In this “Take a Minute to Fly”, we take a look at the wonderful colours and patterns of a flower field in the North of the Netherlands.
The beginnings of the Dutch flower fascination
This small nation’s passion for cultivating flowers really started to take on epic proportions after Tulips were introduced in the mid 16th century. These iconic “Dutch” flowers originated and were imported from, the Ottoman Empire (present-day Turkey and beyond). Their popularity increased noticeably, after famed Dutch gardener Carolus Clusius started experimenting with tulips, and wrote what’s considered the first major book about the flower. Recognising the flower’s potential, he began planting specialised tulip nurseries around the time he became the director of the University of Leiden’s botanical gardens, in 1593.
The rise and fall of the flower empire
In the mid-1600s, the Dutch enjoyed a period of unmatched wealth and prosperity. Newly independent from Spain, Dutch merchants grew rich in trade through the Dutch East India Company. With money to spend, art and exotica became fashionable collector’s items. That’s how the Dutch became fascinated with rare “broken” tulips, bulbs that produced striped and speckled flowers.
Carolus Clusius’ accomplishments at Leiden had eventually allowed others to replicate his work, leading to the creation of the Dutch tulip industry. By the early 17th century, tulip breeding and cultivation had developed into a highly profitable commercial sector, and the price of Dutch bulbs rapidly went sky high. At the time, tulip bulbs were worth more than gold and were sold for 10 times what a commoner made in a year! This boom eventually led to an unavoidable economic crisis in 1636, known as “Tulip Mania”, where the value of tulip bulbs suddenly collapsed, consequently bankrupting countless investors, cultivators and traders.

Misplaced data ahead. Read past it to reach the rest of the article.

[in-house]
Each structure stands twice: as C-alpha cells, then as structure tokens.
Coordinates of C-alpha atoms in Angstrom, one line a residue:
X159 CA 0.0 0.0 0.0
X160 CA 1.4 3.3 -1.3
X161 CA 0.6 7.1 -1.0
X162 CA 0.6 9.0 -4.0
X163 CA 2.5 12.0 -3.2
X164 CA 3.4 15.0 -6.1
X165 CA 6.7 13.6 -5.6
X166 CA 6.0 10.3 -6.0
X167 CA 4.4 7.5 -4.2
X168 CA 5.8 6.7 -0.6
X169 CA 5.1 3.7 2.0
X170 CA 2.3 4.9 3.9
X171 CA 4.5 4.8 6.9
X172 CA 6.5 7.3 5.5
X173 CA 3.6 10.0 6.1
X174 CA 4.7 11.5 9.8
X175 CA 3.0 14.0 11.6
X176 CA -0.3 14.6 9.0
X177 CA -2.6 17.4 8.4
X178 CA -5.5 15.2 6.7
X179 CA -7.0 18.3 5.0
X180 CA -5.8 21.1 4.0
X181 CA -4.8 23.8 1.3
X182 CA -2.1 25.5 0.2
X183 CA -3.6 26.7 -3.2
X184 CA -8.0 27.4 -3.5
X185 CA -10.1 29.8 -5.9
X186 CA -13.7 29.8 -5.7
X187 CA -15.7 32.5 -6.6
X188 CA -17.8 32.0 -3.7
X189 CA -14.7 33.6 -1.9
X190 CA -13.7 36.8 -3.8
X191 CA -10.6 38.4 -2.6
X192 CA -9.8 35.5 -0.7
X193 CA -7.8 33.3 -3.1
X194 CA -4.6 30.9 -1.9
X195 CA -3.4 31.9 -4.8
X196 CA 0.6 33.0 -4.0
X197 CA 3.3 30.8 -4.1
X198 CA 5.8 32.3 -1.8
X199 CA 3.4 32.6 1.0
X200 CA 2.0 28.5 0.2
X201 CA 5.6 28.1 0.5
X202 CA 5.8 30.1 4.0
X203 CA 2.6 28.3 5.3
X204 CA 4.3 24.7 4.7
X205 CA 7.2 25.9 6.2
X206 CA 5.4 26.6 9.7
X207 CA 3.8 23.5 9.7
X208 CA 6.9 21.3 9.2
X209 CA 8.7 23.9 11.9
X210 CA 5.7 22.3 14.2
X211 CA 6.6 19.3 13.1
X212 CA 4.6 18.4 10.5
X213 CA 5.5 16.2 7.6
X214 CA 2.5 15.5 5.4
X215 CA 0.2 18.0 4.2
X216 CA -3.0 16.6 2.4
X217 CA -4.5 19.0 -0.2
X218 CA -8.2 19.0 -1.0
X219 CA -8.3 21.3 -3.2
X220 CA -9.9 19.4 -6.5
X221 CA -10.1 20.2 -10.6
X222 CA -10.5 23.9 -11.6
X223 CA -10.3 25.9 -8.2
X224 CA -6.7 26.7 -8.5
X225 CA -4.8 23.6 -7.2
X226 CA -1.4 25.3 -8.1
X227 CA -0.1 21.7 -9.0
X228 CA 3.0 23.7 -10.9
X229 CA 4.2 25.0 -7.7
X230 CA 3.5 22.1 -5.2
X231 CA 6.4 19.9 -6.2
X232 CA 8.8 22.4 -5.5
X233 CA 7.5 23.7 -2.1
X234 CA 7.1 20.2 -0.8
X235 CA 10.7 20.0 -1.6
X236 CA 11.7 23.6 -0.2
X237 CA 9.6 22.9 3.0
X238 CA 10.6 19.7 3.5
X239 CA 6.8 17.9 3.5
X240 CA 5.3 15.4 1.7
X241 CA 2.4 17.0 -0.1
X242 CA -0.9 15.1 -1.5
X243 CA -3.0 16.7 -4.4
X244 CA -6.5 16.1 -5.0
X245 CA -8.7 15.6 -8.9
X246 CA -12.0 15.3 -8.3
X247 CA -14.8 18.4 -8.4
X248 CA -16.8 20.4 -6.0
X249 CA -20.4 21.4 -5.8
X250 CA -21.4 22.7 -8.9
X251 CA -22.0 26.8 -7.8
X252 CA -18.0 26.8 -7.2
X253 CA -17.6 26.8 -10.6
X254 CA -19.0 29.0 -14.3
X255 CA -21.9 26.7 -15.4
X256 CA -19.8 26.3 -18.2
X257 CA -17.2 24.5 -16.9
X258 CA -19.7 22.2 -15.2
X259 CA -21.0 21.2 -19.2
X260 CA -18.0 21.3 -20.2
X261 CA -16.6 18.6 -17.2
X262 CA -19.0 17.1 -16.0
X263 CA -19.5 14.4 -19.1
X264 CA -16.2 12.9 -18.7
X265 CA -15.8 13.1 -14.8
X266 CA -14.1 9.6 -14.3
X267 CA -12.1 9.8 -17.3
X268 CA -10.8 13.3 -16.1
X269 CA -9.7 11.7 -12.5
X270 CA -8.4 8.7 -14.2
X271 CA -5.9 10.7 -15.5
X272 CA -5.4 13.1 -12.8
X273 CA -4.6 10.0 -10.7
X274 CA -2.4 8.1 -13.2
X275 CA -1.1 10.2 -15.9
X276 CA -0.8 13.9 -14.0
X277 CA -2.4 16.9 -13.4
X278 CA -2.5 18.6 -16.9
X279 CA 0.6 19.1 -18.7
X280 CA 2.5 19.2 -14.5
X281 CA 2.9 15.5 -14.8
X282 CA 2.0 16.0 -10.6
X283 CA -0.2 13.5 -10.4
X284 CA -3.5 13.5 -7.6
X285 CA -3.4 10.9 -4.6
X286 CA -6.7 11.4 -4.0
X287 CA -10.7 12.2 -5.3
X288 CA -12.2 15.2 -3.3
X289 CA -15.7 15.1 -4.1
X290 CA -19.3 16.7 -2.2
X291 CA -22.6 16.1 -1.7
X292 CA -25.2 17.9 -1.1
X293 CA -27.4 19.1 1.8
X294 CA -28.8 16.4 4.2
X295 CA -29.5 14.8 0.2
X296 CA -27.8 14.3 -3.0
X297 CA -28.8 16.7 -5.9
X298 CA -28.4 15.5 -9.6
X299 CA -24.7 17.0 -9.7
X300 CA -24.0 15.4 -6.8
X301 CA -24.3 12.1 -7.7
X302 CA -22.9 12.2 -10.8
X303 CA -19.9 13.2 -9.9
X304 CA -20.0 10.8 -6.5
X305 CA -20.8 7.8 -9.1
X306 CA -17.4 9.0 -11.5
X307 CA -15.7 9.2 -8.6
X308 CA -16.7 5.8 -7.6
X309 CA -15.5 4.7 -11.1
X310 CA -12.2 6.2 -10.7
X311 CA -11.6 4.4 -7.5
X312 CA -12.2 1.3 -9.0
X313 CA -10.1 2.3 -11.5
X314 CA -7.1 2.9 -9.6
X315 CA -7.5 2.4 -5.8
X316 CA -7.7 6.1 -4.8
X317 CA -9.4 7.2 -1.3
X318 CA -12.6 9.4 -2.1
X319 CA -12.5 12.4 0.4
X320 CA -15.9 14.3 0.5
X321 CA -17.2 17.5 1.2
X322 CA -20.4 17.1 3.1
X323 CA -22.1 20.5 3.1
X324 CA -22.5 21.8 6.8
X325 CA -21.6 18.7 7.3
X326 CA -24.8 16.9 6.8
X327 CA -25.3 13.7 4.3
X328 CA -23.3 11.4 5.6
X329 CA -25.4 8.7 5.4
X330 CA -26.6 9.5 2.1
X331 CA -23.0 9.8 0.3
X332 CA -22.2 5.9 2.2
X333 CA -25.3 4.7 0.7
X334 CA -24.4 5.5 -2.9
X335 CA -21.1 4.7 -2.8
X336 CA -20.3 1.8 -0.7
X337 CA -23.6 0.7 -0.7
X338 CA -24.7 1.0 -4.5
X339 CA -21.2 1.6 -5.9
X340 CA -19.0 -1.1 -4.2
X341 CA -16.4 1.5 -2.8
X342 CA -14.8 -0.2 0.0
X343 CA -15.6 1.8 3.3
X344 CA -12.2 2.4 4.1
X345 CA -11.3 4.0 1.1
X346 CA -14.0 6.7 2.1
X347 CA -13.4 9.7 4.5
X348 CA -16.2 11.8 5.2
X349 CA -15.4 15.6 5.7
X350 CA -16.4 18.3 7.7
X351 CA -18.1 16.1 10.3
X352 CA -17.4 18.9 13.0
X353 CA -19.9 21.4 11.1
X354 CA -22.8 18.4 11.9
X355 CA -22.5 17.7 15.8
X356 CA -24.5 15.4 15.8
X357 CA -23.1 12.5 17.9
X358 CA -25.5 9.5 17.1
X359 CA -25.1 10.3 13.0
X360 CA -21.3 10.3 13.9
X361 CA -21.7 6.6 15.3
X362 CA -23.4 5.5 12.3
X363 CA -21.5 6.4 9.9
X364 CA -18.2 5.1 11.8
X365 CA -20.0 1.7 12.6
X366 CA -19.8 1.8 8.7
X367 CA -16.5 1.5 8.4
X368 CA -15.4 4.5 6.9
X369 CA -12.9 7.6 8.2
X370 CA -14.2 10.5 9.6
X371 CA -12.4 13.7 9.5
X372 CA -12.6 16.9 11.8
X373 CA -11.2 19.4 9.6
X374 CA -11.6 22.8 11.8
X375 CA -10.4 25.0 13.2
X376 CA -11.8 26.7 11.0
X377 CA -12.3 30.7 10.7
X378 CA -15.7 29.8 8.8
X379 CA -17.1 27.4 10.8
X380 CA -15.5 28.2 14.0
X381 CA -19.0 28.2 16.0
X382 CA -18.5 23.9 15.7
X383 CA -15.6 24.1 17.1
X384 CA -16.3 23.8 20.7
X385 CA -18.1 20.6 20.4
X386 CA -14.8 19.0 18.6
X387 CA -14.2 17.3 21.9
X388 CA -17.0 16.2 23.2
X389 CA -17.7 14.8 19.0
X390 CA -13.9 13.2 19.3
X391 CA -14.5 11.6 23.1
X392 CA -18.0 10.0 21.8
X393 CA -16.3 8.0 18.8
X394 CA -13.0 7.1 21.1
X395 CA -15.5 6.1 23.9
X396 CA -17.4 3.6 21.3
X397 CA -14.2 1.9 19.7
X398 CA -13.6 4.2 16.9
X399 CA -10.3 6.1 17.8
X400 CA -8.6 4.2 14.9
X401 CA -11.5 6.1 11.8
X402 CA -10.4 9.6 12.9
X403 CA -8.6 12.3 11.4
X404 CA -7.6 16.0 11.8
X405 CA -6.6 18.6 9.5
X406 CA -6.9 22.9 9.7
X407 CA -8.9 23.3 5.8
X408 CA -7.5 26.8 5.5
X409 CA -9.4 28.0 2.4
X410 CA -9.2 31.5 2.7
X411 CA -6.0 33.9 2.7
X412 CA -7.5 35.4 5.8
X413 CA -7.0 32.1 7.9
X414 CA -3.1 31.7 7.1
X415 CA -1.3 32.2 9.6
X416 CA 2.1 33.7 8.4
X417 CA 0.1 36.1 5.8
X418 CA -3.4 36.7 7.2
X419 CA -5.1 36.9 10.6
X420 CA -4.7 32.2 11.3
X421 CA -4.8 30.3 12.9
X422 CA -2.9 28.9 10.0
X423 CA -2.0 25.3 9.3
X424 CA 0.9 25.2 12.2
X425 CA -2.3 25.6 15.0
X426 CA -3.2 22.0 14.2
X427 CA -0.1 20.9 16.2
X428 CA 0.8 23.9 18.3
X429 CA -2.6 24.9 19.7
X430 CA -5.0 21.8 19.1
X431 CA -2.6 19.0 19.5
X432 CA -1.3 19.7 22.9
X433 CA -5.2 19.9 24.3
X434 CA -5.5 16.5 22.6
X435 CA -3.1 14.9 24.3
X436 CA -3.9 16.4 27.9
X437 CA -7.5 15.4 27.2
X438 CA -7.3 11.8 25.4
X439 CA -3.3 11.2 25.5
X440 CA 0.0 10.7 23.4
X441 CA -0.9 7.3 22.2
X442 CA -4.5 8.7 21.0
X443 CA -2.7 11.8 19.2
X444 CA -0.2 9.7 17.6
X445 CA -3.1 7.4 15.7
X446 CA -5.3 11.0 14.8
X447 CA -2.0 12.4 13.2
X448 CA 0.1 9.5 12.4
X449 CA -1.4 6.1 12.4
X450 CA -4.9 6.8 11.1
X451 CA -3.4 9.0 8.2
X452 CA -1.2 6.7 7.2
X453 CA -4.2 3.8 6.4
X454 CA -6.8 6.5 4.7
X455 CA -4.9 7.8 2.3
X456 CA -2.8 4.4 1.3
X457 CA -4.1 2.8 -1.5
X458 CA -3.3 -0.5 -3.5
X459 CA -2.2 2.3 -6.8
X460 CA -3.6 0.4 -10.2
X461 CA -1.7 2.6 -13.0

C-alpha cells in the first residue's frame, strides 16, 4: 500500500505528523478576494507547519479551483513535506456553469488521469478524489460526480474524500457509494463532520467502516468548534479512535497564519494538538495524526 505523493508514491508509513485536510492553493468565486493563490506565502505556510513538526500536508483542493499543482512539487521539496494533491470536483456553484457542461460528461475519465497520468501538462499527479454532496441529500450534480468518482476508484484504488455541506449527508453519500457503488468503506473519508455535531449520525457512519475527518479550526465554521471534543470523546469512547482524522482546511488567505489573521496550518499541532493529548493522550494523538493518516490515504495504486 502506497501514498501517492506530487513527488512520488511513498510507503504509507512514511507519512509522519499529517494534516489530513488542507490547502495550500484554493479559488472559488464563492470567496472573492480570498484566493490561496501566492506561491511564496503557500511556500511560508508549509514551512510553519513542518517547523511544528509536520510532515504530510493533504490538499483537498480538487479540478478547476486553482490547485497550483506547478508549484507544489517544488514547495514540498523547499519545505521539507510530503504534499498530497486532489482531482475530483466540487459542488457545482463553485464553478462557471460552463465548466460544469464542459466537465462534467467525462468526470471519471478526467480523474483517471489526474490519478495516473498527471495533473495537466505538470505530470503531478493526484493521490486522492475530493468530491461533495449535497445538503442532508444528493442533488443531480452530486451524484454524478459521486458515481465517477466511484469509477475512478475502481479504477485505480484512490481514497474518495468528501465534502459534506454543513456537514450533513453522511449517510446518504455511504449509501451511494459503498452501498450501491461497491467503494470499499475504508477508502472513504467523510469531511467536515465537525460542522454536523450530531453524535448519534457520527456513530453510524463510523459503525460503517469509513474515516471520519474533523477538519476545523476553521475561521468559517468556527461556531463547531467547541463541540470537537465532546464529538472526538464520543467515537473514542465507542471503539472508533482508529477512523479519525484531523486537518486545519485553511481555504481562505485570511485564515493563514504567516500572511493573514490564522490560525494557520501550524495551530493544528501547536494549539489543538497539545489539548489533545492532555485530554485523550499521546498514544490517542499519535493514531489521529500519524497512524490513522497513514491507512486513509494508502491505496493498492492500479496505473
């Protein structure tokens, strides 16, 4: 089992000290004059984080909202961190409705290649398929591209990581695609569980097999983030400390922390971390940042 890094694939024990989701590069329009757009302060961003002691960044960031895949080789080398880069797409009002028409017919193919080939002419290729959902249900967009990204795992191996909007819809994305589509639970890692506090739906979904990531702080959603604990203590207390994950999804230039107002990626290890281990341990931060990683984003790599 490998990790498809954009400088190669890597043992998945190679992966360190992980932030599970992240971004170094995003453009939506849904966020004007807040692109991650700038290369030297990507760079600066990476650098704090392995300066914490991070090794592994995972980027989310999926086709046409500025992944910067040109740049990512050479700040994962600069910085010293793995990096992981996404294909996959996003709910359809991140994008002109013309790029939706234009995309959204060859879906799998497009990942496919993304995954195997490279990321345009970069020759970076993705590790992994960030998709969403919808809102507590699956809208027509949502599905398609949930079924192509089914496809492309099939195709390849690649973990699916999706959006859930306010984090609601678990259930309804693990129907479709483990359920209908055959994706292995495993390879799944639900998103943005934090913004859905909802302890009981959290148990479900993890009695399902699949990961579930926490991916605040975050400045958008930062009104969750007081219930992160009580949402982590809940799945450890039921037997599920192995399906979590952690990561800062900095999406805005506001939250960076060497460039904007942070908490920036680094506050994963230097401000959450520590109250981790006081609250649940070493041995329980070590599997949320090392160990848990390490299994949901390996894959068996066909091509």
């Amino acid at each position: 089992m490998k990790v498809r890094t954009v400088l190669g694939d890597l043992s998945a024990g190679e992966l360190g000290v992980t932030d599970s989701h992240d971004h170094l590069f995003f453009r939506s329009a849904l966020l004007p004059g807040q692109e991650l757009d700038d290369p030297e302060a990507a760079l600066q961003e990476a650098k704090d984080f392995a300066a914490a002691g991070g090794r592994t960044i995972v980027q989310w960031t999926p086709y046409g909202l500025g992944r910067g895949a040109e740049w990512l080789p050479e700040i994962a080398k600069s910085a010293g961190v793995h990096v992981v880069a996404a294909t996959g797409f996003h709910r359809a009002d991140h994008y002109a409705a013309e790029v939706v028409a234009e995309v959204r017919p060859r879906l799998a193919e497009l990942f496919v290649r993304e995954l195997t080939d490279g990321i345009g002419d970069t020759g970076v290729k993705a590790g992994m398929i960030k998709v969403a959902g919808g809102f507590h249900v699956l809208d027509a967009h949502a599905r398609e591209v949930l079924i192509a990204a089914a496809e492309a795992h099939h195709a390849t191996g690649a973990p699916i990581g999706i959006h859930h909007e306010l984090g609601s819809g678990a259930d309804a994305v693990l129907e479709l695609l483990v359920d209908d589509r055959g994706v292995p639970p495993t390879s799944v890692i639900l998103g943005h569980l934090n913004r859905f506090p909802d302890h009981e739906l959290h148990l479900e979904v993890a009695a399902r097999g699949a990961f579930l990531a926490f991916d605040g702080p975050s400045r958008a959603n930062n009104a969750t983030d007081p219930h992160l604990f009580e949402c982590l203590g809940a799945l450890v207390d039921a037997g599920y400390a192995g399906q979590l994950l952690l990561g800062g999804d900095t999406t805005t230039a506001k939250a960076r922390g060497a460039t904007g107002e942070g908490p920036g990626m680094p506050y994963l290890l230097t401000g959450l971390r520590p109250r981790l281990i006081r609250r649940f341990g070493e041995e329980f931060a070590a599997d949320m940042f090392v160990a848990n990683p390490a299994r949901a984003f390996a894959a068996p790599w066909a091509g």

The flower economy today
Fortunately, the Dutch flower market survived this tumultuous period and the tulip trade eventually stabilised, despite devastating economic losses that largely went uncompensated. Since then, the Dutch have continued to grow beautiful tulips and today many parts of the Netherlands, such as de Bollenstreek in northern Noord Holland, the Noordoosterpolder, Duin- en Bollenstreek around Lisse, Flevoland, Friesland, en Drenthe partly base their economy around their floricultural capabilities.
Today the Netherlands is still one of the largest exporters of tulips in the world. However, the country actually cultivates and exports many other kinds of flowers, including daffodils, hyacinths and crocuses. Compared to other nations selling flowers, the Netherlands actually offers the widest variety of saleable trees and shrubs in the world. Roughly 60% of the country’s land is used for agriculture or horticulture, with much of that land dedicated to growing bulbs. And it’s a good thing because in 2014 the Netherlands exported more than 2 billion tulips worldwide!!!